My biggest complaint with the Trek-22 is that, for all the modularity it provides, it eliminates the factory iron sights. No, you don’t have to remove them, but the front is now well below the sight line and the rear sight is tucked away inside the clamshell chassis.

You can add rail-mounted iron sights to the 1913 top pic rail, but the total sight radius would only be about nine inches. Of course, the whole point of that top rail is to mount an optic, but that’s one of the very few advantages the stock 10/22 had over this chassis.

Image courtesy JWT for thetruthaboutguns.com.

At the end of the gun, toward the muzzle, you’ll find plenty of space around the barrel to mount the rimfire silencer of your choice. If you haven’t suppressed any of your .22LR rifles yet, get right on that. You’re in for a treat. Considering the length reduced by going with the Trek-22 chassis, you’ll never notice the extra length of the can.

This standard 10/22 rifle wasn’t ever worth getting a new threaded barrel, but now with the Trek-22, I can see using it enough to swap out the barrel for a threaded model, and probably a longer one.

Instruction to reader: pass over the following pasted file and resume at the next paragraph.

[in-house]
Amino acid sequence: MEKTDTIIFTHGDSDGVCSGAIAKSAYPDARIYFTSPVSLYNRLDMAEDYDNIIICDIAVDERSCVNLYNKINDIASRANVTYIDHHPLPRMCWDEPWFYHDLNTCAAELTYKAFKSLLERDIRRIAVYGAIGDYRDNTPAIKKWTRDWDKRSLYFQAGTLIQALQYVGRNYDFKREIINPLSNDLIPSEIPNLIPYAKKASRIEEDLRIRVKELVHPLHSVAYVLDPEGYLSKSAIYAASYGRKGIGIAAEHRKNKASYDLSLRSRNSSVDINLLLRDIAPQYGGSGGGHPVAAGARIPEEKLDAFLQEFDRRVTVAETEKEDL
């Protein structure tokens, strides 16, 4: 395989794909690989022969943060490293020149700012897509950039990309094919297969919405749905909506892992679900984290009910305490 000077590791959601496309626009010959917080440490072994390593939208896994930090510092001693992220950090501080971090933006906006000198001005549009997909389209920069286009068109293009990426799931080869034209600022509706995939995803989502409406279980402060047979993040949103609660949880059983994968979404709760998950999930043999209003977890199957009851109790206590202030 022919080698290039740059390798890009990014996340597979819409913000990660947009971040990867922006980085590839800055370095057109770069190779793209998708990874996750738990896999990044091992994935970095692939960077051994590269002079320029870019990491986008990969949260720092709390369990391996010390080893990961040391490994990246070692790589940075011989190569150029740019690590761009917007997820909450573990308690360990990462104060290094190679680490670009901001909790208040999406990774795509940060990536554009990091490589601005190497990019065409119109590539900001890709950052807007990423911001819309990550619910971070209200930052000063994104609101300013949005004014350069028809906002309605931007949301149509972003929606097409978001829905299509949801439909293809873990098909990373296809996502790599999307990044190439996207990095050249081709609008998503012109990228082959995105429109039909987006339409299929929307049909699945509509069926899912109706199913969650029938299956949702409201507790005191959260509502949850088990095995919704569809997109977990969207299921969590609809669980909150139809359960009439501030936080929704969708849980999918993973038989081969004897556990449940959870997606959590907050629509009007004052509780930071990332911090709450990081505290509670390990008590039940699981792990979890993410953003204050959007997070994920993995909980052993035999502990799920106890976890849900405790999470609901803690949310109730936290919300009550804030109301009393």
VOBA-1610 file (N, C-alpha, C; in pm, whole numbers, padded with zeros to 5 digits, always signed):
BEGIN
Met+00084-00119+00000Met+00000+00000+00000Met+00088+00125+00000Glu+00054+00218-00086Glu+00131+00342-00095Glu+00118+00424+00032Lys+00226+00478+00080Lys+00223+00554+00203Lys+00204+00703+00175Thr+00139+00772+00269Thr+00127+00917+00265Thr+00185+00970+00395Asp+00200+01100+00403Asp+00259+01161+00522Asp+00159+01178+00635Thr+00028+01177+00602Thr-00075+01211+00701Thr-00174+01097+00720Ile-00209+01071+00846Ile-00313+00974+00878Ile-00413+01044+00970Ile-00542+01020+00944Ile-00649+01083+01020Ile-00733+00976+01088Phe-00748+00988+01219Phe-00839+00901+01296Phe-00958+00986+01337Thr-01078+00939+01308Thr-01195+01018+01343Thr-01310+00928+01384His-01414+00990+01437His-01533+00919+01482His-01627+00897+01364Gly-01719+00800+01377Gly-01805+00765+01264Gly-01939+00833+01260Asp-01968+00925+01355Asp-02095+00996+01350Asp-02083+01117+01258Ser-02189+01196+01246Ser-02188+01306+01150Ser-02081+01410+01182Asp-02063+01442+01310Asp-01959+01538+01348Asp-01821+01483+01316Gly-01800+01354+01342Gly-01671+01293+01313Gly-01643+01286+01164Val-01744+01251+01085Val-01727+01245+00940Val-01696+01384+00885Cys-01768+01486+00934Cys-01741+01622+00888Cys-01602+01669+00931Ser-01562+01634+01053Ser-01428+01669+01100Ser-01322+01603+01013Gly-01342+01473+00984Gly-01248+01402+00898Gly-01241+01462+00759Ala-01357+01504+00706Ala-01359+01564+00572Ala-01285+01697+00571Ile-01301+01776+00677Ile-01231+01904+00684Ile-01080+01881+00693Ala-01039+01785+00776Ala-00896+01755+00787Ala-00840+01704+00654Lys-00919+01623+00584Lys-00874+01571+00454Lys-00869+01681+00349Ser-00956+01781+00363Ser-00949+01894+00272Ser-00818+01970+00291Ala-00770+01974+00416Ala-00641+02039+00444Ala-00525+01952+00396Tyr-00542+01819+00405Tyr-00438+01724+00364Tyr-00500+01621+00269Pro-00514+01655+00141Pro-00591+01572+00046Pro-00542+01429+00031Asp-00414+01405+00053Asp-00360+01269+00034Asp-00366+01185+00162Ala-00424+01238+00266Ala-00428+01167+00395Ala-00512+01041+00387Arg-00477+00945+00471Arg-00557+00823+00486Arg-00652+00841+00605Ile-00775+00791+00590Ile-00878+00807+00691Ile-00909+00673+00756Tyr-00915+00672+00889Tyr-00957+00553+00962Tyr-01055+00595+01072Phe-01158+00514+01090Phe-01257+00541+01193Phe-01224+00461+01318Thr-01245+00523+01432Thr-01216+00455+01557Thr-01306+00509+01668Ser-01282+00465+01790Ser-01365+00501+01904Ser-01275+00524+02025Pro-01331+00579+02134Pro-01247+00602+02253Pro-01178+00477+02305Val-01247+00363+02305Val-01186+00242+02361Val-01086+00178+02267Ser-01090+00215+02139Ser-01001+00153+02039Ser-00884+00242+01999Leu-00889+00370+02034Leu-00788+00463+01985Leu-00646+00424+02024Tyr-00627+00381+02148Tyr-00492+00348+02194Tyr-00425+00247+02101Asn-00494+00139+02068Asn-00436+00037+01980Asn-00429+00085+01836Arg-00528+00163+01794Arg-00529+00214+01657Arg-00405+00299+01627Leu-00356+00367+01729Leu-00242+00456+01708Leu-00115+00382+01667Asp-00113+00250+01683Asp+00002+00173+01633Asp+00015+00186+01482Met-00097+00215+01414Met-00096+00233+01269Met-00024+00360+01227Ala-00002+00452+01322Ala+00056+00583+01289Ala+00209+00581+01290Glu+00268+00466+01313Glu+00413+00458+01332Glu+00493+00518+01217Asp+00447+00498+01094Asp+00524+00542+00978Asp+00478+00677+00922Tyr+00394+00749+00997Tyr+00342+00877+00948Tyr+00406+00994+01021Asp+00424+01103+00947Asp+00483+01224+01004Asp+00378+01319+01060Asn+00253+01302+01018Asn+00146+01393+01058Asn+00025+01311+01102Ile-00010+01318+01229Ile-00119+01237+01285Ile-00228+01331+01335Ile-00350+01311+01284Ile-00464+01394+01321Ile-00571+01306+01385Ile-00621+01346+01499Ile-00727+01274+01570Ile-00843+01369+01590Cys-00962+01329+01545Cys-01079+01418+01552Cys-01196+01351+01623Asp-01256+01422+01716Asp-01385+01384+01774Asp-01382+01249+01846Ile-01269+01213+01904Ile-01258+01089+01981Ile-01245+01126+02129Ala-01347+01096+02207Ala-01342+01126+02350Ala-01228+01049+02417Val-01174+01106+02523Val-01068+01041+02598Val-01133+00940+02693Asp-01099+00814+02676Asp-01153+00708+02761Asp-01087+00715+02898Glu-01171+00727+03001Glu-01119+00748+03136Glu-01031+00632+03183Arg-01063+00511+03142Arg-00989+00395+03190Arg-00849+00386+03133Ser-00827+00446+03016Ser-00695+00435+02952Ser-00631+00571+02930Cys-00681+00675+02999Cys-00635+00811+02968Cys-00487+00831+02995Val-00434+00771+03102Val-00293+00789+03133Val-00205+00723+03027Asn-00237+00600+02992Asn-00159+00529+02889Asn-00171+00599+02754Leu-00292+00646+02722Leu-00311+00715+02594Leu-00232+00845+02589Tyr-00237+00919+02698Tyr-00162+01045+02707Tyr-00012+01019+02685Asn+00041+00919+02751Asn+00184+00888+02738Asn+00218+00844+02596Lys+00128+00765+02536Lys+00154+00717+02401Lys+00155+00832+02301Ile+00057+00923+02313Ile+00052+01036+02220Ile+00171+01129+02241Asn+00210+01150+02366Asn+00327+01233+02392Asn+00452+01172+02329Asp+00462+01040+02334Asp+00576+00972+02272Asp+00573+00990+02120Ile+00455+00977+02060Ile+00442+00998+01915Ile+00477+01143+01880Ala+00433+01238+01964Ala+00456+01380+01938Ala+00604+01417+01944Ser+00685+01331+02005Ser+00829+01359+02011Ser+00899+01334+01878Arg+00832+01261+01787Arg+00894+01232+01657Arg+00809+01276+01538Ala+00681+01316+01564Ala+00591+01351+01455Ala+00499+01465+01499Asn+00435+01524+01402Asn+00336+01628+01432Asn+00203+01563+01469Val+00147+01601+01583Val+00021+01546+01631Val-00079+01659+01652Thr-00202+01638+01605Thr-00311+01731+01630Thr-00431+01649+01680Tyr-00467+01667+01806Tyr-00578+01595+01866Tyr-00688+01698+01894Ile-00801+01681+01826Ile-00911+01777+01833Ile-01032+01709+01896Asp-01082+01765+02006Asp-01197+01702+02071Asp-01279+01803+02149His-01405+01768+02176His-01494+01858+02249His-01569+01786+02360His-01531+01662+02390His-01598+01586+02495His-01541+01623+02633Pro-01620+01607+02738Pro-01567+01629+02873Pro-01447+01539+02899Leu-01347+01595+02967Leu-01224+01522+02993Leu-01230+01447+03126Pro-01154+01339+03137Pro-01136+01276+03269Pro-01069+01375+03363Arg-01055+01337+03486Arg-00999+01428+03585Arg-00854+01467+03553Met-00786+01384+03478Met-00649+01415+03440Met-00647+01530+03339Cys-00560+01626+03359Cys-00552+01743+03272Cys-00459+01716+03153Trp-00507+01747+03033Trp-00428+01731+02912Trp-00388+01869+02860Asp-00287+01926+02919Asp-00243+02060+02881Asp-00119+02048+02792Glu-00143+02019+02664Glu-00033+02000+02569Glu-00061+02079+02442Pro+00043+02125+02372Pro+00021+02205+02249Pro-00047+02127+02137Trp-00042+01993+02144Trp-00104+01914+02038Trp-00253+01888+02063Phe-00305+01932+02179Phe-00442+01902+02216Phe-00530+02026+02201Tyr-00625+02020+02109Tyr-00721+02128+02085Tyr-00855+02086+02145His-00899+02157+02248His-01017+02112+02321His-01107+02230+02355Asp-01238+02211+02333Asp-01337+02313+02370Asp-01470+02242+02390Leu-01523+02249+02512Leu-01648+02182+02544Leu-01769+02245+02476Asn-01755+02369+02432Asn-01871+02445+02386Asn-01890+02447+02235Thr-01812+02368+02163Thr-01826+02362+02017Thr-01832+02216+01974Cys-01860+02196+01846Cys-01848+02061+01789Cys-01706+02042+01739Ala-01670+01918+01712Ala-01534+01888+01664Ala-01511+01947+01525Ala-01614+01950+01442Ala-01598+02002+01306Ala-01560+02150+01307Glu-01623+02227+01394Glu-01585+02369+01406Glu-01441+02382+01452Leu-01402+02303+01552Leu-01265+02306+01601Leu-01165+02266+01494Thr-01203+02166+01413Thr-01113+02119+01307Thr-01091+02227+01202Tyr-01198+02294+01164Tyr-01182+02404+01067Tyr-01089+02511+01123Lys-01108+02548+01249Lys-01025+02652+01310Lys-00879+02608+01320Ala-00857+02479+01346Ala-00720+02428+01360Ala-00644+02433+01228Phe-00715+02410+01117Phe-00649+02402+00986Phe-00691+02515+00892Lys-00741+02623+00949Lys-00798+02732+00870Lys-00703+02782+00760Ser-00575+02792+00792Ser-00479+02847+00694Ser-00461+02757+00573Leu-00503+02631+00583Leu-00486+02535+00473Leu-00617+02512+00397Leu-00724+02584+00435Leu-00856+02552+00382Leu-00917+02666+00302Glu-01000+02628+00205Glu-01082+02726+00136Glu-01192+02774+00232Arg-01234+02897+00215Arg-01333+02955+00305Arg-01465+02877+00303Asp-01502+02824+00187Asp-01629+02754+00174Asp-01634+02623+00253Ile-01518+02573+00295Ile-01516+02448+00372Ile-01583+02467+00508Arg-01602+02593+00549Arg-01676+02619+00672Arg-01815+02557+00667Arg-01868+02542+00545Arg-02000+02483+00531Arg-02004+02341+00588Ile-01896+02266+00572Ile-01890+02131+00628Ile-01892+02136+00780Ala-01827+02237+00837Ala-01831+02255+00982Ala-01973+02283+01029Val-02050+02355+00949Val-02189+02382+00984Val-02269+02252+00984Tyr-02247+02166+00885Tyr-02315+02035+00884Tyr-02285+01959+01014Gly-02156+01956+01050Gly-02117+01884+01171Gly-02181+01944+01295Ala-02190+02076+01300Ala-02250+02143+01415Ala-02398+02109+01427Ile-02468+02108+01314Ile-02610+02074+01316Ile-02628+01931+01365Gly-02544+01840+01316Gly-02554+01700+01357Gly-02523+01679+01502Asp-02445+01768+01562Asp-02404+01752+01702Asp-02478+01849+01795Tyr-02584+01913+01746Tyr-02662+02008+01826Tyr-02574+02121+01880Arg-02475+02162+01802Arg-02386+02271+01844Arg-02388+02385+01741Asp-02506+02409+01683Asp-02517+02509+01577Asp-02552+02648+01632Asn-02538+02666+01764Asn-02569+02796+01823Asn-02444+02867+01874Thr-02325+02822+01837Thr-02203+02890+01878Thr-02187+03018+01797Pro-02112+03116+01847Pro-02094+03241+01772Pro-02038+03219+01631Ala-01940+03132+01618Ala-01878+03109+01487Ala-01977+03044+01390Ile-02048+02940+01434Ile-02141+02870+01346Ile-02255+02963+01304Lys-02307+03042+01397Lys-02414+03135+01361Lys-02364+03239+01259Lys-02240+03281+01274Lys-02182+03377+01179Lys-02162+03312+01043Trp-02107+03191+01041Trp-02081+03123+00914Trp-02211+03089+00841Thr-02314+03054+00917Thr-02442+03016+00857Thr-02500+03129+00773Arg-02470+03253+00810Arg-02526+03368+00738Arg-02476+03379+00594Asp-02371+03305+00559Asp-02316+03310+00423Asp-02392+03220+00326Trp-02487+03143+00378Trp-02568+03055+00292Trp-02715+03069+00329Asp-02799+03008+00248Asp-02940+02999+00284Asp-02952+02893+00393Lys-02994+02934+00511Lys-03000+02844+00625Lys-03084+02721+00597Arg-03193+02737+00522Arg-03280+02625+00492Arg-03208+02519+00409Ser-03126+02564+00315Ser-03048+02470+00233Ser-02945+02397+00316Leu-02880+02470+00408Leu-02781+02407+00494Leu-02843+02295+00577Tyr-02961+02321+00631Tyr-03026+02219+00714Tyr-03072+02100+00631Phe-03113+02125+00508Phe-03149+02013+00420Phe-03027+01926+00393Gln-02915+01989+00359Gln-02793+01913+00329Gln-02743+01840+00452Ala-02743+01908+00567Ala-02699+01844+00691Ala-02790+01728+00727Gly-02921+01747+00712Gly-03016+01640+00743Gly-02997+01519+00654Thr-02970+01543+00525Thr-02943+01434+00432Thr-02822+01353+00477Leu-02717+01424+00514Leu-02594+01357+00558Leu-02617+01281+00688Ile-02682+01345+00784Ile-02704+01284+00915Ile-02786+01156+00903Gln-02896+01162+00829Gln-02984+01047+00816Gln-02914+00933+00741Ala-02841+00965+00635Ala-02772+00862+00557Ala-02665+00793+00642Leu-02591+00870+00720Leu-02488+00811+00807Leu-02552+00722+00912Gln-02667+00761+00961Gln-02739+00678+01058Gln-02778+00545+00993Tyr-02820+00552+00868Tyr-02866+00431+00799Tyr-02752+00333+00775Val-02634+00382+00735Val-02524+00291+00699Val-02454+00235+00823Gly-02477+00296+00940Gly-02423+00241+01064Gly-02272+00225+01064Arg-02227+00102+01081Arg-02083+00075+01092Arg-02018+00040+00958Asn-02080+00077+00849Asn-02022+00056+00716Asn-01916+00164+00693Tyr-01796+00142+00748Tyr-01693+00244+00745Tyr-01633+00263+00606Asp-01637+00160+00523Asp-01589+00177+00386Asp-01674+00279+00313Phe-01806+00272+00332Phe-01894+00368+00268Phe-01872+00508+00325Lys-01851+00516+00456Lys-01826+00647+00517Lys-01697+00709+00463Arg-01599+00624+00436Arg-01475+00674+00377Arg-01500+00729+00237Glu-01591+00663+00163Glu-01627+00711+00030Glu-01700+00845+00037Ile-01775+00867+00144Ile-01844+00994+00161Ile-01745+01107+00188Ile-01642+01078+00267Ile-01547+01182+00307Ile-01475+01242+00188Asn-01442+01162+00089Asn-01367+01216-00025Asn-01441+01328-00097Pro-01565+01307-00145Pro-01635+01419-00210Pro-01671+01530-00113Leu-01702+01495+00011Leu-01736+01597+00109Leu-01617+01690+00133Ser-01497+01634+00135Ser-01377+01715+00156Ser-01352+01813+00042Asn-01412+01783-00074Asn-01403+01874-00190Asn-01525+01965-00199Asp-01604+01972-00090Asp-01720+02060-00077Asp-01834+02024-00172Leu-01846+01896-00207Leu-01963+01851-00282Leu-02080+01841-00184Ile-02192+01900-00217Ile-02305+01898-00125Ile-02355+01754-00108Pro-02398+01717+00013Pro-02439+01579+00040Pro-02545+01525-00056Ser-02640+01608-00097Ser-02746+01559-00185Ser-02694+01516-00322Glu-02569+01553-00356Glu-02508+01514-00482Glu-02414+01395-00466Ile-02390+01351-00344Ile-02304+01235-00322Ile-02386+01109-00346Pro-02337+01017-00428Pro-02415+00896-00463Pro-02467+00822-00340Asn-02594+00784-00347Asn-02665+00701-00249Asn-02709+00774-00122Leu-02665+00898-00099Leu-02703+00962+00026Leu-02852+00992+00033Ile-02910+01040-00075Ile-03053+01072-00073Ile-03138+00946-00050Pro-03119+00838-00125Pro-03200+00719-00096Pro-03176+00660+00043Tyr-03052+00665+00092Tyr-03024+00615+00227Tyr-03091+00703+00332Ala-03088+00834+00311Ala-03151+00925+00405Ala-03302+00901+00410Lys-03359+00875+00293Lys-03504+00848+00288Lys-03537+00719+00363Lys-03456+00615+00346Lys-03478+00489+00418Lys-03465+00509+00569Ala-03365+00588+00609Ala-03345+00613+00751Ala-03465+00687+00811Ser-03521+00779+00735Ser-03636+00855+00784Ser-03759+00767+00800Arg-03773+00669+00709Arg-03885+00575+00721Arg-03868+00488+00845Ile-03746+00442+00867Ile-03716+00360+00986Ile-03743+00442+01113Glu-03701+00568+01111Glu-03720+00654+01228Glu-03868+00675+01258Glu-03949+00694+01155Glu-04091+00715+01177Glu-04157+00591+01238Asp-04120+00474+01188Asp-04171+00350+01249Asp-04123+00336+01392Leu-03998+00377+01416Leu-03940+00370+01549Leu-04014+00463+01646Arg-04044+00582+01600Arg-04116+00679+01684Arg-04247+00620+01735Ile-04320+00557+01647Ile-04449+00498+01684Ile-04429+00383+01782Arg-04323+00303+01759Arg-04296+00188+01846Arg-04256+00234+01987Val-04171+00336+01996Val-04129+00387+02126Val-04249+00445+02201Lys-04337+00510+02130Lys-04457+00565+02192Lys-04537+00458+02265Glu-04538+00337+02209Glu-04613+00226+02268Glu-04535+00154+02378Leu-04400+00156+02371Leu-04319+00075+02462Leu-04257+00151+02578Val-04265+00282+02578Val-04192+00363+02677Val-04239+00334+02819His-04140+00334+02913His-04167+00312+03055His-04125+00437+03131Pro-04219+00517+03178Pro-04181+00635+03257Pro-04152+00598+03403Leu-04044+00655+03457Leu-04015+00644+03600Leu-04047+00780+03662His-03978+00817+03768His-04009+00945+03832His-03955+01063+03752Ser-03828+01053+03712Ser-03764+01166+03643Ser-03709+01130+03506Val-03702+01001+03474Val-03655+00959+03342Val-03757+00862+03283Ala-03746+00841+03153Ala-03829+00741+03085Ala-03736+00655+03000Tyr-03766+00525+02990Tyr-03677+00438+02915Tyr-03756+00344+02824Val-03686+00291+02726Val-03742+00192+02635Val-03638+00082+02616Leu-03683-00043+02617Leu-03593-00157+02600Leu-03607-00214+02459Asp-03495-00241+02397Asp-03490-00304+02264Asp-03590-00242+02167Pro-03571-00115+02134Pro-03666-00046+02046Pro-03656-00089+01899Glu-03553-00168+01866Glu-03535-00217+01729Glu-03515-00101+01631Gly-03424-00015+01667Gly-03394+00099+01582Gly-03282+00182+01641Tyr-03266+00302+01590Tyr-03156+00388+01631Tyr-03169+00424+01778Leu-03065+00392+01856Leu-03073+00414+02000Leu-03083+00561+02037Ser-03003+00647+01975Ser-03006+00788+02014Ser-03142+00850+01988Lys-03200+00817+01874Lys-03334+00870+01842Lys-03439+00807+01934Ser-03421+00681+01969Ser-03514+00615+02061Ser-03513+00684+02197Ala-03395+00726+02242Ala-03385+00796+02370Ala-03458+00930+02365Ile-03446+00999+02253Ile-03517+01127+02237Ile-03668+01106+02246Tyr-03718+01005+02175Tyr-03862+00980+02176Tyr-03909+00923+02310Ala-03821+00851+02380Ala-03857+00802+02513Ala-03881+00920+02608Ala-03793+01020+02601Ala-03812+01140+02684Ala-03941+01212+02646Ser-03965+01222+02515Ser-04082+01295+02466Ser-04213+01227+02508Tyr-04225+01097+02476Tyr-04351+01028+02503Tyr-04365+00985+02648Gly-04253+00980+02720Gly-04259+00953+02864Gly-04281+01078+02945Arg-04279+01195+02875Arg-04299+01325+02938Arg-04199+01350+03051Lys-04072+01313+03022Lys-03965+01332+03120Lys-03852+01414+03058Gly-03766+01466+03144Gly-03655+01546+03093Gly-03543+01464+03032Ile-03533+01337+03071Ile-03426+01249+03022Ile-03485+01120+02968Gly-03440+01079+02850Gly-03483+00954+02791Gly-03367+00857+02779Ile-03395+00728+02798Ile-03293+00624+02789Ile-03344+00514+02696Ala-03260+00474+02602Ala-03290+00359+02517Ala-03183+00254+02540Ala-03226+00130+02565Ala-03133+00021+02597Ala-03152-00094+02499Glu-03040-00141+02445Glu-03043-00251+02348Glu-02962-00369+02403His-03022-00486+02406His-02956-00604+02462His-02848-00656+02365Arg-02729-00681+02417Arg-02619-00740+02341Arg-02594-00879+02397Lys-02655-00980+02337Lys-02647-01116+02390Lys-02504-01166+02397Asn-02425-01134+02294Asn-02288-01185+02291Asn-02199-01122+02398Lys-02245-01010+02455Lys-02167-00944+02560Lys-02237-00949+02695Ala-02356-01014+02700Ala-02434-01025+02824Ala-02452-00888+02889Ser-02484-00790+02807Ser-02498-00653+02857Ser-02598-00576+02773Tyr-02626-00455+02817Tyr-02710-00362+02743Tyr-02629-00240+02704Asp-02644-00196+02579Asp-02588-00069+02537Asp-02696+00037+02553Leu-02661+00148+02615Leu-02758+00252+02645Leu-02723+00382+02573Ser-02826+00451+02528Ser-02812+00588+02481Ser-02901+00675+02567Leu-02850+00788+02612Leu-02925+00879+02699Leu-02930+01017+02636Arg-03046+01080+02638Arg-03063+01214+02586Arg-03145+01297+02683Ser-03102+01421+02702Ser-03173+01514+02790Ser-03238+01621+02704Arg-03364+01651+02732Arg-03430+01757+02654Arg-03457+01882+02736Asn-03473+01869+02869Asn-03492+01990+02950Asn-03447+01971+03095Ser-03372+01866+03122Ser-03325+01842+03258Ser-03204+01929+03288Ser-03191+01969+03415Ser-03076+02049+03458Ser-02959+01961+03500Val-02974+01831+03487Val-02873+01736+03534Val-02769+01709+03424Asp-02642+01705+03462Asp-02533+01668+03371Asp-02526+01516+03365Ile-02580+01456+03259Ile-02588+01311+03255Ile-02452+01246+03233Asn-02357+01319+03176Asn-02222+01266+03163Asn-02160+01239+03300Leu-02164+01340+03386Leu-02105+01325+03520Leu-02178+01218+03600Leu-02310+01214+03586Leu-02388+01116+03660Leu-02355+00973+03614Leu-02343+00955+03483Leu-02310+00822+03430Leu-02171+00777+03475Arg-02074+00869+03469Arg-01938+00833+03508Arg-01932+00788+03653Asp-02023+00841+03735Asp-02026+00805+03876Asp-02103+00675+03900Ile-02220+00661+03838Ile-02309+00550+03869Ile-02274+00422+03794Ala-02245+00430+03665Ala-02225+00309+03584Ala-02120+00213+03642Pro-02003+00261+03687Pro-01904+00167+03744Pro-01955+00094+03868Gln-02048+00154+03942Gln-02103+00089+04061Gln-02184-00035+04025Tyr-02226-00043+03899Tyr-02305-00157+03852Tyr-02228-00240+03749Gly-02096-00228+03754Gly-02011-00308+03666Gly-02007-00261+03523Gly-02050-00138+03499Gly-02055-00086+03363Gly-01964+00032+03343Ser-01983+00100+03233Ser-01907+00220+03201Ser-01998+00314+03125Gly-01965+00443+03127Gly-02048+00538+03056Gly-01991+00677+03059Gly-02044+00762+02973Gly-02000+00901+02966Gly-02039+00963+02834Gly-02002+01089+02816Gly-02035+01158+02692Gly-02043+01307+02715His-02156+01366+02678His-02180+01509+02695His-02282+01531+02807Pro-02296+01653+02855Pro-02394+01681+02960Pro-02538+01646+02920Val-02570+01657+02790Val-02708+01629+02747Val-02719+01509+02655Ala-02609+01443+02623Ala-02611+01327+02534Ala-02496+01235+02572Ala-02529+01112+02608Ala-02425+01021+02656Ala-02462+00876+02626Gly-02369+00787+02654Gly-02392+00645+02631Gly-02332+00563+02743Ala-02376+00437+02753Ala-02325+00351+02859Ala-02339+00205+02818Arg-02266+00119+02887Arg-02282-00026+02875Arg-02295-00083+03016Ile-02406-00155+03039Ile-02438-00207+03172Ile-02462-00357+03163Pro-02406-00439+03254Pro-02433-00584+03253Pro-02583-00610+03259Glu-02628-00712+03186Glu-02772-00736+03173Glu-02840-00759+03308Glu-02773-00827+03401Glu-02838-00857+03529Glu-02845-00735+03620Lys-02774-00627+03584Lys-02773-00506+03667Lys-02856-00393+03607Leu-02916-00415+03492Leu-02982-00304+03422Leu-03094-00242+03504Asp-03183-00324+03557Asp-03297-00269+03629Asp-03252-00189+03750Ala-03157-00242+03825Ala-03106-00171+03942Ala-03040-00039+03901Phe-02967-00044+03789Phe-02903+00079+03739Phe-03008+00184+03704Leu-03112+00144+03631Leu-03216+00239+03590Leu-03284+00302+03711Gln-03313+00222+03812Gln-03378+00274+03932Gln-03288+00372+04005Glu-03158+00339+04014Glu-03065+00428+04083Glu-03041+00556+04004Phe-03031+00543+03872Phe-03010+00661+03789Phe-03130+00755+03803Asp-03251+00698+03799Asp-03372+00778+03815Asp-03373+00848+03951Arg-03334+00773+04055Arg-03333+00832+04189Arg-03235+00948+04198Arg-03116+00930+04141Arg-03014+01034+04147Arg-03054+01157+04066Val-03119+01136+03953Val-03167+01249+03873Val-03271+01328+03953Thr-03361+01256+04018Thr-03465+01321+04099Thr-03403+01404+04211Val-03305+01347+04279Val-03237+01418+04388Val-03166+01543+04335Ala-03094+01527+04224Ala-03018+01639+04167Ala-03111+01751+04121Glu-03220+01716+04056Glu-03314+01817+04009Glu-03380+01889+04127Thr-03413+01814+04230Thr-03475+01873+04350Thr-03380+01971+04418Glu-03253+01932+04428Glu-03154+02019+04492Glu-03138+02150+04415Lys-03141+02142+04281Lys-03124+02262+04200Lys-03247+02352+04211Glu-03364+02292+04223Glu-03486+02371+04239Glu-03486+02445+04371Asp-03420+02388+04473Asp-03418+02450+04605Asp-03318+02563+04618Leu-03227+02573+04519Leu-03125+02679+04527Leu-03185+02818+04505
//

Image courtesy JWT for thetruthaboutguns.com.

I don’t dig losing my irons, but there’s no denying the increased modularity and functionality the Trek-22 brings to the 10/22 carbine. What’s even better is the incredible difference in size and portability, without losing any barrel length.

Specifications Desert Tech Trek-22 Ruger 10/22 Chassis

Chassis colors: tan, grey, or green
Weight: 20.8 oz
Width: 1 3/4 inches
Height: 4 1/2 Inches
Length: 26 1/4 inches
Trigger :Straight Blade
Mounting System: M-Lok Compatible
Sling Stud Attachments: Yes, 1 rear
Length of pull: 14″
MSRP: $299.99 (about $289 retail)

Rating (out of five stars):

Overall * * * *
For such a simple design, Desert Tech’s Trek-22 provides a lot of additional options for the standard Ruger 10/22. Beyond that, the small format opens up a whole new world of maneuverability, portability, and storage options. For this price, I’d like to see an option that does more than just slave the factory trigger shoe to a transfer bar.